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    Nov 8th, 2018 at 21:40:41     -    A Mortician's Tale (PC)

    A Mortician’s Tale Playthrough #3
    The last playthrough was an interesting experience because it didn’t last for very long. The last playthrough only lasted about fifteen minutes due to the fact that there simply wasn’t enough content in the game to play it for much longer than that. I found it interesting that there was a major time lapse in the game where it went from being a miserable job working for a major corporation to being my own boss and owning my own business. That would have been a much more interesting and enjoyable story had it not just time lapsed an entire year in an instance. With that being said I actually found the game very dull after ever since the suicide of the young man I talked about in the last playthrough. With that being said there was still some interesting points in the last little bit of the game.
    The first thing that I think was interesting was the idea of giving a happy ending to a game that overall had a darker more depressing theme throughout the rest of the game. On that note, the music at the very end I thought was perfect and would have actually been really enjoyable even on its own which is something I don’t feel about most games I play. It’s not very often that I am wowed by the music in games. Beyond the music, the other point I wanted to bring up has to do with the game itself instead of the content of the game. I essentially got less than a total hour according to Steam and I paid $10 for the game. With that being said is this an adequate amount of entertainment for a game relative the cost. After reading some of the reviews on Steam that didn’t seem to be what most people thought and I would have to agree. Although the game was interesting it felt fairly repetitive and the fact that it was so short made me really feel that I didn’t get my money’s worth. This raises the ethical question of how much should a game cost? Or more importantly is there an expectation to be met with the pricing of a game? It had been such a long time since I’ve beaten a game so quickly that I didn’t feel I got my money’s worth because I usually relate to another form of entertainment such as going to the movies. If I go to the movies and it costs me say $10 for three hours of entertainment then I would expect likewise of a game or at the very least something relatively close. But in this instance, I spent $10 for less than an hour so I feel that this game would have been a lot better off if it’s price point was lower due to overall customer satisfaction.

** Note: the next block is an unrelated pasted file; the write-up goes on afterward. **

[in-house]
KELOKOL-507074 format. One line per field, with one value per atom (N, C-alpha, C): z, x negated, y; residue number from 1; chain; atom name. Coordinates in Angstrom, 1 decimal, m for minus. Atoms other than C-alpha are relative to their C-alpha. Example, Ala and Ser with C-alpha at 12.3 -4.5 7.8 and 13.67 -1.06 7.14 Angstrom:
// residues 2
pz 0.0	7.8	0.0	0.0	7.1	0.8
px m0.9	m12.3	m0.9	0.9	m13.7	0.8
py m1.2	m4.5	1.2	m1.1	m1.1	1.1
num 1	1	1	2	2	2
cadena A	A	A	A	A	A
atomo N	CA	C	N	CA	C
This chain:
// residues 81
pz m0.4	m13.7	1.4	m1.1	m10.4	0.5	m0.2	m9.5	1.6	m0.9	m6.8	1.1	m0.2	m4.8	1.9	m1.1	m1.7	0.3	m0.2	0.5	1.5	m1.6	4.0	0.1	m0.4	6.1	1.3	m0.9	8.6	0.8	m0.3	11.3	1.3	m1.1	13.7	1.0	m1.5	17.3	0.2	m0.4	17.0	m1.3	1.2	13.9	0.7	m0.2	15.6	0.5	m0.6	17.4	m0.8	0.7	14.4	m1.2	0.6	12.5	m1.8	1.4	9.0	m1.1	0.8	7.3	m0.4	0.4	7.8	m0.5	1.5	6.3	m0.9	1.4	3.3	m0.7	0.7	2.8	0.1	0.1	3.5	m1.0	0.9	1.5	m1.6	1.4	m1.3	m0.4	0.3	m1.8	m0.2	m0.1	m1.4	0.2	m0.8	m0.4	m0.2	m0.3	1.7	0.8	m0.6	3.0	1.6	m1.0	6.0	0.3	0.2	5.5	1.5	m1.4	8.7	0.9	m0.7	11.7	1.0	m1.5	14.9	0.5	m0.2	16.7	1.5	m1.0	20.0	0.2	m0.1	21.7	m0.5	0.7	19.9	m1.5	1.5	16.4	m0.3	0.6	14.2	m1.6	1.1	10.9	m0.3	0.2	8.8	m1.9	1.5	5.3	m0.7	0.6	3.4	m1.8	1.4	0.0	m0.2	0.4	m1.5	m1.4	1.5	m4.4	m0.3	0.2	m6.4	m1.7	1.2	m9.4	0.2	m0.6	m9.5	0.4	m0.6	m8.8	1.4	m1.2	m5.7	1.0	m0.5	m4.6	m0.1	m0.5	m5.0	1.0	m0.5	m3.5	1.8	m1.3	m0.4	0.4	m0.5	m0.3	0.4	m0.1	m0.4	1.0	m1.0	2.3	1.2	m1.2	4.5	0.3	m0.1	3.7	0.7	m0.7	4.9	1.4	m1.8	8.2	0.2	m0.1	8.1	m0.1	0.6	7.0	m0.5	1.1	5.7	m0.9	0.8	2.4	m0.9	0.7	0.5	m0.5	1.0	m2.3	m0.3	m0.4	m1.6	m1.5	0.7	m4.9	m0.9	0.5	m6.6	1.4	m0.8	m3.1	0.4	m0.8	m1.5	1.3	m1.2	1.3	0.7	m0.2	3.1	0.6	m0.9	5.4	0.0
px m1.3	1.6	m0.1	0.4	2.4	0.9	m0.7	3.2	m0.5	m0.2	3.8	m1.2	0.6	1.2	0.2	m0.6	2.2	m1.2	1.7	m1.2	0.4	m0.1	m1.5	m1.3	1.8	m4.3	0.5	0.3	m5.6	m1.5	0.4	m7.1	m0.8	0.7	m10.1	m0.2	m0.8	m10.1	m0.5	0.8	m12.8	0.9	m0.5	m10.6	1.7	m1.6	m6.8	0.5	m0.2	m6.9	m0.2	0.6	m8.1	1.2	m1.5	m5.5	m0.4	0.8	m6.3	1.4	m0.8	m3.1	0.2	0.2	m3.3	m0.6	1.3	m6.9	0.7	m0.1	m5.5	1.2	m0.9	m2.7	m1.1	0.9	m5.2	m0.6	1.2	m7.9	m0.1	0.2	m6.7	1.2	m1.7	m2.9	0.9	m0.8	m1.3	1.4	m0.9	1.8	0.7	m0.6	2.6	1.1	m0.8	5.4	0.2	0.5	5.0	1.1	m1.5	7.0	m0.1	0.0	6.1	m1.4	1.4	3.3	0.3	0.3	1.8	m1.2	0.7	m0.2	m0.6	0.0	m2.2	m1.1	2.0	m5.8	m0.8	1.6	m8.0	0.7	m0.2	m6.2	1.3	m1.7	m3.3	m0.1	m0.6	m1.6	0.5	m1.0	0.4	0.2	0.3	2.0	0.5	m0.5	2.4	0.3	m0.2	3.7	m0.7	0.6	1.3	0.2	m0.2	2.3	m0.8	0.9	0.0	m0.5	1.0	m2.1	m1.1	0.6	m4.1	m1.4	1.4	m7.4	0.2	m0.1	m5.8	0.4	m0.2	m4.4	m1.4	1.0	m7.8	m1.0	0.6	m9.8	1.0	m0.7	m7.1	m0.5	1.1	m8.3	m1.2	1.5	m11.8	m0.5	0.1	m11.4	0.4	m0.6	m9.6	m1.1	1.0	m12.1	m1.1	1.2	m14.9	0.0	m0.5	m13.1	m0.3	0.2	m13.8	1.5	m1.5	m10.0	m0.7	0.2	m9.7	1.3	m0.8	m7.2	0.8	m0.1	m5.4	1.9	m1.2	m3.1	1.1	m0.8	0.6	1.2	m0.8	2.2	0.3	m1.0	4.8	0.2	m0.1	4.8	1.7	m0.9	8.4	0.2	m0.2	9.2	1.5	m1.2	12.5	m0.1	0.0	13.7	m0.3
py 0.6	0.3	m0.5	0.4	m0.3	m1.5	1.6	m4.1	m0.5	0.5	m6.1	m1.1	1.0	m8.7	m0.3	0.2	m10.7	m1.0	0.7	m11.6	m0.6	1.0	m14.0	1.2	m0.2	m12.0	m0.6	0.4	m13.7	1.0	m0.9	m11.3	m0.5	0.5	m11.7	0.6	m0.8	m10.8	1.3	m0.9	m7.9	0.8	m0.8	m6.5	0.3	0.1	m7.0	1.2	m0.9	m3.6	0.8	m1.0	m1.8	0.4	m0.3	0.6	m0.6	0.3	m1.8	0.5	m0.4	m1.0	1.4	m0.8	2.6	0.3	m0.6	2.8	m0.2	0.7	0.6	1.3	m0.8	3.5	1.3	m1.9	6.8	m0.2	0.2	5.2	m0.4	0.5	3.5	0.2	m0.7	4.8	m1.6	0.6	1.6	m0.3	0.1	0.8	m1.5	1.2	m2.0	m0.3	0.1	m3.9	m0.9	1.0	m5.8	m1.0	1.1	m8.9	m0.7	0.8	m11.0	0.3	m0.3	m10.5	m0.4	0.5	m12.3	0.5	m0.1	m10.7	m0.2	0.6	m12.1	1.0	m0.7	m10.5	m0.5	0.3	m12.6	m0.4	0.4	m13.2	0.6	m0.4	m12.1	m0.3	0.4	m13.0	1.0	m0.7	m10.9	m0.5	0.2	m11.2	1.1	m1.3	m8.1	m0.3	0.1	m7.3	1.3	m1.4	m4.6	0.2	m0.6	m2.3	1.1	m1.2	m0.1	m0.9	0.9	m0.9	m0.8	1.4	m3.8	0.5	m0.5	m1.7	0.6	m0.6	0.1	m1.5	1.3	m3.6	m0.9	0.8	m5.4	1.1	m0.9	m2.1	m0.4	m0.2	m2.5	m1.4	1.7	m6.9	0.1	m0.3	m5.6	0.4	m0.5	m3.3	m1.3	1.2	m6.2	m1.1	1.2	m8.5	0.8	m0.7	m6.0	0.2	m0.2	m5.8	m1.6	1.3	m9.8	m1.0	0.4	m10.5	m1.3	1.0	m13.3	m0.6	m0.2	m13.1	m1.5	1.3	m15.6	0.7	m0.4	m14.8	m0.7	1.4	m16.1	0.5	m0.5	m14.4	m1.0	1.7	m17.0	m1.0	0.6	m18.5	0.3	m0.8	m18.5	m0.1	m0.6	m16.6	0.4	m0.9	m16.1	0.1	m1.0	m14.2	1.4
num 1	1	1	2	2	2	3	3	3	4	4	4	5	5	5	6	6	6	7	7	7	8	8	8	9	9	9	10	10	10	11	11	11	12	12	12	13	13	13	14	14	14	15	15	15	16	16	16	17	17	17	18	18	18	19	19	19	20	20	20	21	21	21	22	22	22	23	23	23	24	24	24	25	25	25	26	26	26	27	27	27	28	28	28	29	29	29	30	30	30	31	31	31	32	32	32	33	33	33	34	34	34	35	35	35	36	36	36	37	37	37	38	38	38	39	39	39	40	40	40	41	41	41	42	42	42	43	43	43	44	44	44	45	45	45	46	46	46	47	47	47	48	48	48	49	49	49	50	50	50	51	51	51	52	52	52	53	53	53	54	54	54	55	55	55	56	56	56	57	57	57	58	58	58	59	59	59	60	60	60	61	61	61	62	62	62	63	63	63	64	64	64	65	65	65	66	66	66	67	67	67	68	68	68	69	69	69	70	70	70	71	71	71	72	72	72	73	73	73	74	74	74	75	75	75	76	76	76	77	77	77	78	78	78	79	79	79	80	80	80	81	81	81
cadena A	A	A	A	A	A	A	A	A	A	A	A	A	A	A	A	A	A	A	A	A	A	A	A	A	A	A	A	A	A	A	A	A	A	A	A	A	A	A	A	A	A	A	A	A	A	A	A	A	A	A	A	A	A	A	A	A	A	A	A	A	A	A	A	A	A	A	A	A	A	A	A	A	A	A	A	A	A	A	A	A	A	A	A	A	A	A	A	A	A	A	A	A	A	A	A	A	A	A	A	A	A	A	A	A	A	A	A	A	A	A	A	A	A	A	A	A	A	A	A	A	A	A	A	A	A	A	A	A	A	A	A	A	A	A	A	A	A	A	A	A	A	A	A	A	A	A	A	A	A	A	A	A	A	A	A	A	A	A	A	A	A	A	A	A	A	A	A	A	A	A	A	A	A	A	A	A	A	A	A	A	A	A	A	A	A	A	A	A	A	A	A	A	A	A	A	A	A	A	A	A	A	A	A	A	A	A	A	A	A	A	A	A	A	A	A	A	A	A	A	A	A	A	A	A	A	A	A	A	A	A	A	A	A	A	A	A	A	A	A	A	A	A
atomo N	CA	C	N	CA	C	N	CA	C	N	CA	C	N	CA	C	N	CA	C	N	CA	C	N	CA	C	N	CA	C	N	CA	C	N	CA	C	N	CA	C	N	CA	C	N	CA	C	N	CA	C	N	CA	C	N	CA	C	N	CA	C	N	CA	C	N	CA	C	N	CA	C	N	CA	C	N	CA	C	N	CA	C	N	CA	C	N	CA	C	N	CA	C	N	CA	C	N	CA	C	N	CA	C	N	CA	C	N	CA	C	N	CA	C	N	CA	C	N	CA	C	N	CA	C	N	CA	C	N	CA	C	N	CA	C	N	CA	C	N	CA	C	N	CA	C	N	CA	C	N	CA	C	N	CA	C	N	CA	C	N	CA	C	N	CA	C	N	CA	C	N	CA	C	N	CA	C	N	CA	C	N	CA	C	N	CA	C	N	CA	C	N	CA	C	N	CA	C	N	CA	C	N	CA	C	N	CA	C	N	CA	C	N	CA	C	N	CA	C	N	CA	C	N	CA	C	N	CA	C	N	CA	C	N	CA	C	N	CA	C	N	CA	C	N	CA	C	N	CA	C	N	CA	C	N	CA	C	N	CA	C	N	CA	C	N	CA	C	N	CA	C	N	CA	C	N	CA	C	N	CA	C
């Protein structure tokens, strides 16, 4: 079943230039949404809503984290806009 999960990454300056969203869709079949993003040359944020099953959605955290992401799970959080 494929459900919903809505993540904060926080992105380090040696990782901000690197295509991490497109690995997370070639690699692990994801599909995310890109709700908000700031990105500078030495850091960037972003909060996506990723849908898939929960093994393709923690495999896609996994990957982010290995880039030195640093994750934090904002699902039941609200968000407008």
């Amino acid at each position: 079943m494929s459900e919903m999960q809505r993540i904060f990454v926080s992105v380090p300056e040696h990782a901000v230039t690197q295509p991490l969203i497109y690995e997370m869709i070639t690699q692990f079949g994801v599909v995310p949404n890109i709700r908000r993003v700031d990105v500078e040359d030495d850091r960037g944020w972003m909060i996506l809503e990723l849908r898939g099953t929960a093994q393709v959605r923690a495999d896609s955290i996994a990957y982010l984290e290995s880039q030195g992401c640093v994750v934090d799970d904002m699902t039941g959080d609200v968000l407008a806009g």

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    Nov 7th, 2018 at 21:29:49     -    A Mortician's Tale (PC)

    A Mortician’s Tale Playthrough #2
    The second playthrough experience had a completely different effect on me than the first did. Although the first playthrough was a lot more emotional, the second playthrough felt a lot more infuriating until the very end and it had nothing to do with the funerals themselves. The reason for this is because on the second half of the play through all of the cases were very simple again nothing interesting happened. They were I guess an “average death” as in the person was already very old and all that needed to be done was a very simple procedure there was nothing like the suicide case that I referred to above. For this reason, the second part of my playthrough was significantly less emotional. However, as stated it was still frustrating.
    The reason why it was so frustrating was that of the fact that the business I was previously working at and starting to get attached to got bought out by some major corporation. On top of buying out this sweet little mom and pop shop, they enforced new rules, upped the prices of our services, and tried to force its employees including me to force people to buy the more expensive packages. The fact that I had no other option was very infuriating as I wanted to quit and if I was put into this situation I would have not tried to coerce mourning individuals to spend more money than they wish for the loved one who has already passed. It just felt so wrong that someone would do that and the fact that its presumably happening as of right now at morgues across the world is honestly disgusting. It really makes you appreciate the genuine services that locally owned businesses offer and puts the marketing scheme of major corporations into perspective.
    In regards to ethics, it should be as no surprise that I really think that in a game giving the player an option to do something they may not ethically agree with can be a huge advantage. It is also put into the light the idea of showing how despicable some corporations can be, with that being said I think it raises the question as to the morality regarding corporations nickel and diming people.

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    Nov 6th, 2018 at 19:13:38     -    A Mortician's Tale (PC)

    A Mortician’s Tale Playthrough #1